Fleets have known about the benefits of trailer tracking technologies for some time, as it allows them to know where their trailers are. Today, technologies have evolved that can monitor and report on a variety of things beyond location, such as tire pressure, box temperature, reefer condition, and battery levels, that can be reported directly to fleet managers in real time. In face, recognizing how crucial these technologies are for many of their customers, trailer rental/leasing firms now offer smart trailer technologies. For instance, Xtra Lease announced in April that it was installing SkyBitz’s solar-powered devices on more than 50,000 of its over-the-road dry vans and reefers.
How do you know if these technologies are right for your fleet? A “yes” to any of the following questions may mean your fleet can benefit:
Do you sometimes not know where all of your trailers are?
“With tightening capacity, if you don’t know where all of your trailers are, you can’t leverage your fleet to its maximum potential,” says Ben Wiesen, vice president, products and services, for Carrier Logistics Inc., which provides trucking software for transportation companies.
“Knowing where a trailer is located is key,” says Roni Taylor, vice president of strategy and business development for tracking and fleet management provider Spireon. That information allows fleets to determine if they have the right number of trailers for their needs. For instance, after analyzing a customer’s trailer location data, Spireon was able to determine that 11% of its trailers never moved “That got them thinking about whether they needed those trailers that didn’t move,” she explains. After more evaluation, the customer found it could improve turns by moving those particular trailers to another location where they would be used.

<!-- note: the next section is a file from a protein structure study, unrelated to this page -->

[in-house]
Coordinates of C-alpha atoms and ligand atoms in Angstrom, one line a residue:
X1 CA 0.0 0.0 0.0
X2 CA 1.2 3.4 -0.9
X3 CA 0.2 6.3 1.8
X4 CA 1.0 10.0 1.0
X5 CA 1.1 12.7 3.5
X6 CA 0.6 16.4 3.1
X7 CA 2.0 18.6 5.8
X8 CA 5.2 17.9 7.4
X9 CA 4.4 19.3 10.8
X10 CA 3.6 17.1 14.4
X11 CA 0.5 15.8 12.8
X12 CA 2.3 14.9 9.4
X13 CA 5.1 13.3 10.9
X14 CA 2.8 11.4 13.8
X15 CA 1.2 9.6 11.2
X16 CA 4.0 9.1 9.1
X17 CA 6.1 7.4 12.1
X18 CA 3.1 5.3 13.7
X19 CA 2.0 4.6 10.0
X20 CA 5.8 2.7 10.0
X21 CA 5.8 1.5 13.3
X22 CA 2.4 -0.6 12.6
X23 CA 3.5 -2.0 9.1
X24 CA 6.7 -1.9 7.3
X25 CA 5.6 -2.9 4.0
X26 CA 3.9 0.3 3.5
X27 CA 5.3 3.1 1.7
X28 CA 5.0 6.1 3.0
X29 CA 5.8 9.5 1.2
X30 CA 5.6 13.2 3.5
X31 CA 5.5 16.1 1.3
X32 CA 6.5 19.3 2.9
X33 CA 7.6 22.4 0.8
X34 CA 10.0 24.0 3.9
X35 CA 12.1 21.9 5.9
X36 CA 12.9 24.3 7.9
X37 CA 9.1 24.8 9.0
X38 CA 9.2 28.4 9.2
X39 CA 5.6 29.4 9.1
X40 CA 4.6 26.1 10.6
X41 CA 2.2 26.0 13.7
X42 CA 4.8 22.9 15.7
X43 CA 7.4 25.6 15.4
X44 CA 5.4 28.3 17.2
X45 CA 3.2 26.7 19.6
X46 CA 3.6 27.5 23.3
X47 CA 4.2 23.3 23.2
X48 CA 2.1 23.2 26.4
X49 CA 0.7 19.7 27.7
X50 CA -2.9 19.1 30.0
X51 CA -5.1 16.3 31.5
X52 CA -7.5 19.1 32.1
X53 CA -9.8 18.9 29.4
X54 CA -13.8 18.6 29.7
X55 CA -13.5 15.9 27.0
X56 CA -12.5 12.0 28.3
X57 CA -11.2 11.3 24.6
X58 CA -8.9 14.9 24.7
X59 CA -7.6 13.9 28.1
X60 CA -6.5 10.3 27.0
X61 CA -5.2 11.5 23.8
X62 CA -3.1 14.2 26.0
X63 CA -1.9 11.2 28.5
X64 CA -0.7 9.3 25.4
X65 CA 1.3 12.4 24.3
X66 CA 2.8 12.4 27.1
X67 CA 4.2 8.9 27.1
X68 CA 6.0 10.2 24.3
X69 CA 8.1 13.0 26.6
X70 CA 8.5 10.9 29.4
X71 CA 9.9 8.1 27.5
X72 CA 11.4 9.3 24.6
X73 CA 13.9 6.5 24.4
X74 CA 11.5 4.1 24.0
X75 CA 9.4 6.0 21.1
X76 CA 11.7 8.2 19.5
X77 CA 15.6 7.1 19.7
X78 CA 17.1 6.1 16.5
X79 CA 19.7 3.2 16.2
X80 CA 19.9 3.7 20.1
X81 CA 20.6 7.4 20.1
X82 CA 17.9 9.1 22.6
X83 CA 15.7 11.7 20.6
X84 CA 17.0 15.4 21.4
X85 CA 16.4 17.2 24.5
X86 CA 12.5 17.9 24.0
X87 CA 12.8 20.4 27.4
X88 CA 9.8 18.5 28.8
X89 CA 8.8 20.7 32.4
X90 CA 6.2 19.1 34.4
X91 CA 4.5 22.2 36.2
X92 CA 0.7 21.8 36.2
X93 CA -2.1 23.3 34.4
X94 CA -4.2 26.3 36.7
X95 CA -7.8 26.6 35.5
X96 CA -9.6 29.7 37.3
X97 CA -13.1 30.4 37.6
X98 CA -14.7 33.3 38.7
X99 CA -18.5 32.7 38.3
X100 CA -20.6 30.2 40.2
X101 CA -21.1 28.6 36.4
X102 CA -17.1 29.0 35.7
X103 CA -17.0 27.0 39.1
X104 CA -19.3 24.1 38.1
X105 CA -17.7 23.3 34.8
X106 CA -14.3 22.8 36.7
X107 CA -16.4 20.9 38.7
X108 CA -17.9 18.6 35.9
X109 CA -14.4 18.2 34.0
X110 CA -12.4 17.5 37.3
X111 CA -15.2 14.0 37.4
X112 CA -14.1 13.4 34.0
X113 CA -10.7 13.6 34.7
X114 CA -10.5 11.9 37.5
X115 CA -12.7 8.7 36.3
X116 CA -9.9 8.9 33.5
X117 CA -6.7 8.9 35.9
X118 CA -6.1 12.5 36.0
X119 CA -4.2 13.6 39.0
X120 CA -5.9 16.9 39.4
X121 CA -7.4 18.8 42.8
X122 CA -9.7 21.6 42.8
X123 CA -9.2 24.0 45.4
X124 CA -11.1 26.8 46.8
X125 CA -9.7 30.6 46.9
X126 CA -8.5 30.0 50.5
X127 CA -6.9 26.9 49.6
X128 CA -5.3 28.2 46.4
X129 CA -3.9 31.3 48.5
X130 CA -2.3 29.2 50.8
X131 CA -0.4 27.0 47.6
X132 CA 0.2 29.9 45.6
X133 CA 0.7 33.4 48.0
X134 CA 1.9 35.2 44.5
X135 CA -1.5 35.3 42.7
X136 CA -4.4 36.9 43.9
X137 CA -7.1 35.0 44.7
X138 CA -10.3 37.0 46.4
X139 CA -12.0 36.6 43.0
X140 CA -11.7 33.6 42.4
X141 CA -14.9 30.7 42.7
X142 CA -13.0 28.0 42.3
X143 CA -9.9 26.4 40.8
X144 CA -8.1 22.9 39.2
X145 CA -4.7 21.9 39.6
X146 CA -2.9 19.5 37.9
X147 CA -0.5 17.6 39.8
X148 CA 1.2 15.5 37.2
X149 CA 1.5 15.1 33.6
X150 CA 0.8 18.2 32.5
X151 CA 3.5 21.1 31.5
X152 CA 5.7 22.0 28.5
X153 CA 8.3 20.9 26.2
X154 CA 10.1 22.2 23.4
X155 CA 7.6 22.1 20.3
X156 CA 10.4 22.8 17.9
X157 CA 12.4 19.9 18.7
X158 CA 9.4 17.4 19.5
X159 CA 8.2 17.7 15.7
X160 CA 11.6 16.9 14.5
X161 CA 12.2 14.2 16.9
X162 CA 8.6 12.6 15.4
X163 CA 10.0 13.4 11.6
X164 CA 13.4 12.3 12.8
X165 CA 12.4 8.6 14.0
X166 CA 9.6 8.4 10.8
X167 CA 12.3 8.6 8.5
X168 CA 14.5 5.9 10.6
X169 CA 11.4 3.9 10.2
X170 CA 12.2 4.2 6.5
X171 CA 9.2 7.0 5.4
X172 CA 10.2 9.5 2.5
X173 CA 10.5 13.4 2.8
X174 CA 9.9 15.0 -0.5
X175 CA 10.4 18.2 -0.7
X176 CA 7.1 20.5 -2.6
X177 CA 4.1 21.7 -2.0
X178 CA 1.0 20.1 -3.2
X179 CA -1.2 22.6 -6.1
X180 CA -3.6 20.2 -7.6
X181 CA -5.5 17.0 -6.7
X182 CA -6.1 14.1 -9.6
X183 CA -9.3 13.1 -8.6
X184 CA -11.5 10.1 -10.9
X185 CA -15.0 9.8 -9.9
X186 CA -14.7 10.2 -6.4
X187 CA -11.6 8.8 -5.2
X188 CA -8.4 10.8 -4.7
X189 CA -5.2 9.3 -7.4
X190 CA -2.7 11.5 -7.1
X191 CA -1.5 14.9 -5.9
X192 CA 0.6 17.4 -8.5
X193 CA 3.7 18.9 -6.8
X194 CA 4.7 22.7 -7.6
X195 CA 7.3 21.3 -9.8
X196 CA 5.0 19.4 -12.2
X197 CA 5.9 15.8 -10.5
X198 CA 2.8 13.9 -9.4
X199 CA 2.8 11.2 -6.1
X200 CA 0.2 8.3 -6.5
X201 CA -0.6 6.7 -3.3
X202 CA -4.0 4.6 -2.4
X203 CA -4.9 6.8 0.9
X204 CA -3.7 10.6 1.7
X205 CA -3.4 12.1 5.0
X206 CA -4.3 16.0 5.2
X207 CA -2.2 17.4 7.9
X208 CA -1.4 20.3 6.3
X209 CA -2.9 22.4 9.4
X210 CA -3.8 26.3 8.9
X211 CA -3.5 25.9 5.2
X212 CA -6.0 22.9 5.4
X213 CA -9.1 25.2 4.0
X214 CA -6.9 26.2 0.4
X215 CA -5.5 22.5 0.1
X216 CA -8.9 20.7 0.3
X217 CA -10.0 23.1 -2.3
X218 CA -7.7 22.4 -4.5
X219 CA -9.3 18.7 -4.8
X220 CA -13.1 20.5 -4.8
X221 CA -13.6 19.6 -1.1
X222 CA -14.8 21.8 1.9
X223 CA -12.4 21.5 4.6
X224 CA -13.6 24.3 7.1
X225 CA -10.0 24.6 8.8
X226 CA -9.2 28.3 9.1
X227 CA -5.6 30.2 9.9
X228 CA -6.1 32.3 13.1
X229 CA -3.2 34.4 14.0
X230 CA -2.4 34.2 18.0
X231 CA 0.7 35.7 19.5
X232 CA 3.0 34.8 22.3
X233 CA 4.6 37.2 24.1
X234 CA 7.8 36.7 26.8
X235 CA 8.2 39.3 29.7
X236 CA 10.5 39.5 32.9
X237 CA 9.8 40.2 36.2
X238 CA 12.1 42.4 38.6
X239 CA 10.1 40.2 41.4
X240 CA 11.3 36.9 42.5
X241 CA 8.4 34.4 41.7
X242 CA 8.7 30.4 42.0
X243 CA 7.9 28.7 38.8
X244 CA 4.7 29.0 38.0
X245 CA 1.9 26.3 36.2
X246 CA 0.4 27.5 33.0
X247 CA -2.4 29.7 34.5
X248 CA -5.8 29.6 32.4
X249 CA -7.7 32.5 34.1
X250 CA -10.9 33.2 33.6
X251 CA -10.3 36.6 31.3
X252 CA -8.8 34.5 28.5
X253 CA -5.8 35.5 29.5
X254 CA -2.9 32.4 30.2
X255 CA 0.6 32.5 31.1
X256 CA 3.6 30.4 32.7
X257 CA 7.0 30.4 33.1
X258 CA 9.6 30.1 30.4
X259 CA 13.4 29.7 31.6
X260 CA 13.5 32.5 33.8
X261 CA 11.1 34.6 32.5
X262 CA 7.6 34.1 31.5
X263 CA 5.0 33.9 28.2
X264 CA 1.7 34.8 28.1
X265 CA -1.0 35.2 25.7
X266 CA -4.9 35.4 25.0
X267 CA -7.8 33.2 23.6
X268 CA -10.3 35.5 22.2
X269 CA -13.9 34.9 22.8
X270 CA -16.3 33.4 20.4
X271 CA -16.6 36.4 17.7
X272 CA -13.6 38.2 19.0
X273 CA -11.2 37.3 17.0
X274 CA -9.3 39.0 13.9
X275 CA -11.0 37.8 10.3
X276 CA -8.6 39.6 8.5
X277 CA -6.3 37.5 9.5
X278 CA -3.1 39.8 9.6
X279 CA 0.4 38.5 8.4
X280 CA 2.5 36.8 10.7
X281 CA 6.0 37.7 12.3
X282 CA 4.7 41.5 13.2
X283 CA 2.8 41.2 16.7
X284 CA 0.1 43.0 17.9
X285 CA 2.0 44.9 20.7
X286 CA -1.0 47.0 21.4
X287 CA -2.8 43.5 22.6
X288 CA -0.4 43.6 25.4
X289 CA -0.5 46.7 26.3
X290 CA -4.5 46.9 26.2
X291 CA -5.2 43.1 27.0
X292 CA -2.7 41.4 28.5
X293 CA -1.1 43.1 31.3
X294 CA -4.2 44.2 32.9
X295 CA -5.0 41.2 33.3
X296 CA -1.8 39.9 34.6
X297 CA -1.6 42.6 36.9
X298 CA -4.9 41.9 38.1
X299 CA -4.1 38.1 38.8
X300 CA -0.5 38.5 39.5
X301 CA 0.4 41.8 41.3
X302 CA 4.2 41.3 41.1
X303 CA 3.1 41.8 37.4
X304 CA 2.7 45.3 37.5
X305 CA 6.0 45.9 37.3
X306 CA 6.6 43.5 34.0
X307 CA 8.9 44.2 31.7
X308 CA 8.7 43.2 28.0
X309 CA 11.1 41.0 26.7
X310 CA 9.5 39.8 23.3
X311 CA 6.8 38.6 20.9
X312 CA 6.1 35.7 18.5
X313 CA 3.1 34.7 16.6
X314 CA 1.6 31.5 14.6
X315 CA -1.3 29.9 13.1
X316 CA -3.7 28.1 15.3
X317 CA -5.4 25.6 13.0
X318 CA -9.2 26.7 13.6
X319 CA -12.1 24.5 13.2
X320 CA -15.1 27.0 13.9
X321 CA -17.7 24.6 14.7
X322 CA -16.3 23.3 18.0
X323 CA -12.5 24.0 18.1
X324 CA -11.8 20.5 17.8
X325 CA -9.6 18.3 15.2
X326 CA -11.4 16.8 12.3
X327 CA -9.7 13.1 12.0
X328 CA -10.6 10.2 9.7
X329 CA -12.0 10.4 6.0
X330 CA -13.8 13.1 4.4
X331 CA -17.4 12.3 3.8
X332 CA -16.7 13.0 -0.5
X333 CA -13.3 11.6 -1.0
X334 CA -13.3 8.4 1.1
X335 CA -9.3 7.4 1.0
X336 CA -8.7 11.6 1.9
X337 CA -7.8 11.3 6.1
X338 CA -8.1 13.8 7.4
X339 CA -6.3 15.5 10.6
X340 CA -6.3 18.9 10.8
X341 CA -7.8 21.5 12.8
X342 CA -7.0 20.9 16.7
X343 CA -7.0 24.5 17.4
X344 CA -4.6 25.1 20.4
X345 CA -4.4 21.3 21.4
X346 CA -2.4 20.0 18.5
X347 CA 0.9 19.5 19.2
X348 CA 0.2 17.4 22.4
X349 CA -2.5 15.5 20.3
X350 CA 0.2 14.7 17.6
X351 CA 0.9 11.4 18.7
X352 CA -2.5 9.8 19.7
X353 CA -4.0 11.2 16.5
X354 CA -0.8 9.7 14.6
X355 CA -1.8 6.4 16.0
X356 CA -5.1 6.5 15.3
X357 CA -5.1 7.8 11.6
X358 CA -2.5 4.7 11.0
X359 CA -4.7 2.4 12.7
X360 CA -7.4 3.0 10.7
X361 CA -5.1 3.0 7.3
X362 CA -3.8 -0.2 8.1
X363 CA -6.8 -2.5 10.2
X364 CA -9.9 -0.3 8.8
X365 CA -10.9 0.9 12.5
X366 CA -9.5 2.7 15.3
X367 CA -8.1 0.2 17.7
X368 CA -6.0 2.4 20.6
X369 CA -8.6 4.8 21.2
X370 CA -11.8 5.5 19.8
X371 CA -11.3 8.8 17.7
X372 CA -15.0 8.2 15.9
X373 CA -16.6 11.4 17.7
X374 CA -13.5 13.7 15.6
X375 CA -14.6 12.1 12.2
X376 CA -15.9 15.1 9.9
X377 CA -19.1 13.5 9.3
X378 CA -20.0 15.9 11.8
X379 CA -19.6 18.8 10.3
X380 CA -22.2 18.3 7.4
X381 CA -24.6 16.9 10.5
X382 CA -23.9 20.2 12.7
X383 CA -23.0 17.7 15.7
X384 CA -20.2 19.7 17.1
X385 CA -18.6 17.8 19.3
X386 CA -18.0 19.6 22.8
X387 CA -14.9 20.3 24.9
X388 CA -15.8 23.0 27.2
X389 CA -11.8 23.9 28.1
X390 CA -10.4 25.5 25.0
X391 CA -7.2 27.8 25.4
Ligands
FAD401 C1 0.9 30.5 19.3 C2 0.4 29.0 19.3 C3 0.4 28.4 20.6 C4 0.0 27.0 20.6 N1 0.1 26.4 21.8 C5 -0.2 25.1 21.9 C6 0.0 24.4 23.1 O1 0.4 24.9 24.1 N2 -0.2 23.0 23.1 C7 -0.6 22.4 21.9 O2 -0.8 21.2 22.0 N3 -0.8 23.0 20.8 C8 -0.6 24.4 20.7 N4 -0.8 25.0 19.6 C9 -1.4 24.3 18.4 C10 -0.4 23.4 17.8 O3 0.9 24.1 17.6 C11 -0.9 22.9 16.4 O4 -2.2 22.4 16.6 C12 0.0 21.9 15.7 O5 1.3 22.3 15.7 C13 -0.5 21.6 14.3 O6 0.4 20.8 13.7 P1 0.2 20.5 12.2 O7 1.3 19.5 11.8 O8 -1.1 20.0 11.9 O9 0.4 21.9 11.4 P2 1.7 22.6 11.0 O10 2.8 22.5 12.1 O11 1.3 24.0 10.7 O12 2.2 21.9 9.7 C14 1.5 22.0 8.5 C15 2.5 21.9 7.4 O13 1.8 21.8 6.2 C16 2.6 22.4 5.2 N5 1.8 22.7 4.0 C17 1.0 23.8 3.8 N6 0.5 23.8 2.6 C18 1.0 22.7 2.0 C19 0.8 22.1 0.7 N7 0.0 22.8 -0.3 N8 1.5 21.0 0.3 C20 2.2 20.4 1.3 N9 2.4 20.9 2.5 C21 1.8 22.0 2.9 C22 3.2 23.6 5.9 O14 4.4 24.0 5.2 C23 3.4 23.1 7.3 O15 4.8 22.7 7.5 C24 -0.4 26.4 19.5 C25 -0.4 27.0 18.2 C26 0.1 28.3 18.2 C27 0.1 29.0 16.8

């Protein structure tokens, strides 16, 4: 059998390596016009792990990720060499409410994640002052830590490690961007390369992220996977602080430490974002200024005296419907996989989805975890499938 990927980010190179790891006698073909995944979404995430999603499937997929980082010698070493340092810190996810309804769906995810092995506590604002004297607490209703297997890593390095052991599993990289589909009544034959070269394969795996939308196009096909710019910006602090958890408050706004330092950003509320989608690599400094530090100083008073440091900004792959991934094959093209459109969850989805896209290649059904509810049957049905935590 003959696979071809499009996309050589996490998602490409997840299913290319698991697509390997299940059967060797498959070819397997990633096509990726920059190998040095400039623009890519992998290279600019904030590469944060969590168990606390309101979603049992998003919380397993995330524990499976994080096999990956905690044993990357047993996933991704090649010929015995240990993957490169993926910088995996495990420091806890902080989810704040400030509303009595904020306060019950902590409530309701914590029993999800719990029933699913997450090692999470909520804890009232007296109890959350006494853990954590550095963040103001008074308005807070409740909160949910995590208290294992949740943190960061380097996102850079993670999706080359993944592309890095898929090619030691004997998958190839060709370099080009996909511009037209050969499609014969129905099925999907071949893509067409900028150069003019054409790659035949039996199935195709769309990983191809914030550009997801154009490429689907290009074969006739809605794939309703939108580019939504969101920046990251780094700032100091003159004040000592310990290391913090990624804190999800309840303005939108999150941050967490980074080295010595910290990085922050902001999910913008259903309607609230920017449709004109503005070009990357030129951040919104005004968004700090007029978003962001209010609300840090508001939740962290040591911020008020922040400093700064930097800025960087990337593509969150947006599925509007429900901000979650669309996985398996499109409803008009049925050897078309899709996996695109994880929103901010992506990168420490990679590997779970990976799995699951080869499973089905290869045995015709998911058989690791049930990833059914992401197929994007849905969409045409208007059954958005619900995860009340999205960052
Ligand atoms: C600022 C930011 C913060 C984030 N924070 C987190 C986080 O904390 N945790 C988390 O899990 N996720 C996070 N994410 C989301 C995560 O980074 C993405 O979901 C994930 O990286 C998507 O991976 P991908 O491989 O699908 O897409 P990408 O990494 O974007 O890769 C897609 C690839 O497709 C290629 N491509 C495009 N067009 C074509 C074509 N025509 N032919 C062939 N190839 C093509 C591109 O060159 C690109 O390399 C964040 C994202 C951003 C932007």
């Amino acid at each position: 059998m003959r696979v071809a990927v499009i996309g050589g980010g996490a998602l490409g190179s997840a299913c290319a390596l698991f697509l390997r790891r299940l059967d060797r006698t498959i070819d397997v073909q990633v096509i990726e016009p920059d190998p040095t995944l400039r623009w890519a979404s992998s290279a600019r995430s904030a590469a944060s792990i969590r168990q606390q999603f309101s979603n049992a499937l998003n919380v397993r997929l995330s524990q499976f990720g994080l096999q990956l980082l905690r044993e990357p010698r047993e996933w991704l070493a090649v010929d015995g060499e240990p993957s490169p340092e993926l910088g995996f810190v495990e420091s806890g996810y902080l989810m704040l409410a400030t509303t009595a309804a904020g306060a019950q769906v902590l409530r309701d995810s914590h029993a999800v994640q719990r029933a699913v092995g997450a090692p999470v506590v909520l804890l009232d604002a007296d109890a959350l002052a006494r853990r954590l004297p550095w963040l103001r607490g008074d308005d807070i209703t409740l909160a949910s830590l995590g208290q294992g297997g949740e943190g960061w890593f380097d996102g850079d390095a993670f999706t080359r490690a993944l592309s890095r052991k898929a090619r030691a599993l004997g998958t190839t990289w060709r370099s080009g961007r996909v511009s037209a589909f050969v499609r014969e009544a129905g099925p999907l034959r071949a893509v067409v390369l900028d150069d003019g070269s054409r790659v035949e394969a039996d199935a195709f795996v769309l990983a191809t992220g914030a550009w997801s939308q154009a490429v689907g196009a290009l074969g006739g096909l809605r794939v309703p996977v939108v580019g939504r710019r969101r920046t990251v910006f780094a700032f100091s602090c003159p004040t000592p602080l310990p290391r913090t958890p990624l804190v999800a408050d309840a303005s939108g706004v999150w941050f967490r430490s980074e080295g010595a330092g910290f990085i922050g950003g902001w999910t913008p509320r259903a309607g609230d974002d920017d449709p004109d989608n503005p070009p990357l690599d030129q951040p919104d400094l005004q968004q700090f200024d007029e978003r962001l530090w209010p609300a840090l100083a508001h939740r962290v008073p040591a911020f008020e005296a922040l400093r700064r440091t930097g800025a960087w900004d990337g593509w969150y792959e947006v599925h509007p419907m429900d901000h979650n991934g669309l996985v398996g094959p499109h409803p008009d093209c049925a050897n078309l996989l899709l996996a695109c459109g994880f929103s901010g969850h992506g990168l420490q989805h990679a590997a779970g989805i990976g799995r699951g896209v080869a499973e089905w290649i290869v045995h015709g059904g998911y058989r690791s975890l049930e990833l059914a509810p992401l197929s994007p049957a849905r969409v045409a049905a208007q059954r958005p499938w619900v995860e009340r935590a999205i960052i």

Can your drivers easily find the right trailer when they need it – and is that trailer always ready to roll?
Truck driving often puts a unique set of frustrations and stresses on drivers. Having to look all over a yard for the trailer they are supposed to pick up, then finding that trailer has a flat tire, are preventable stresses. Plus, it’s inefficient.
“Local delivery operations may have drivers checking trailers to see if they are ready because the trailers can’t tell them,” Wiesen says. “That prevents them from doing something more productive with their time.”
Trailer tracking technologies can also tell you if the trailer is ready to roll, or not. “Anytime you can keep wheels moving and mitigate driver frustrations, you win,” says Gerry Mead, executive director of innovation for Phillips Connect Technologies, which is working to consolidate the information generated by multiple intelligent trailer systems through its TrailerNet platform. “Fleets can make sure that when a driver picks up a trailer, there are no problems – no flat tires, for instance.”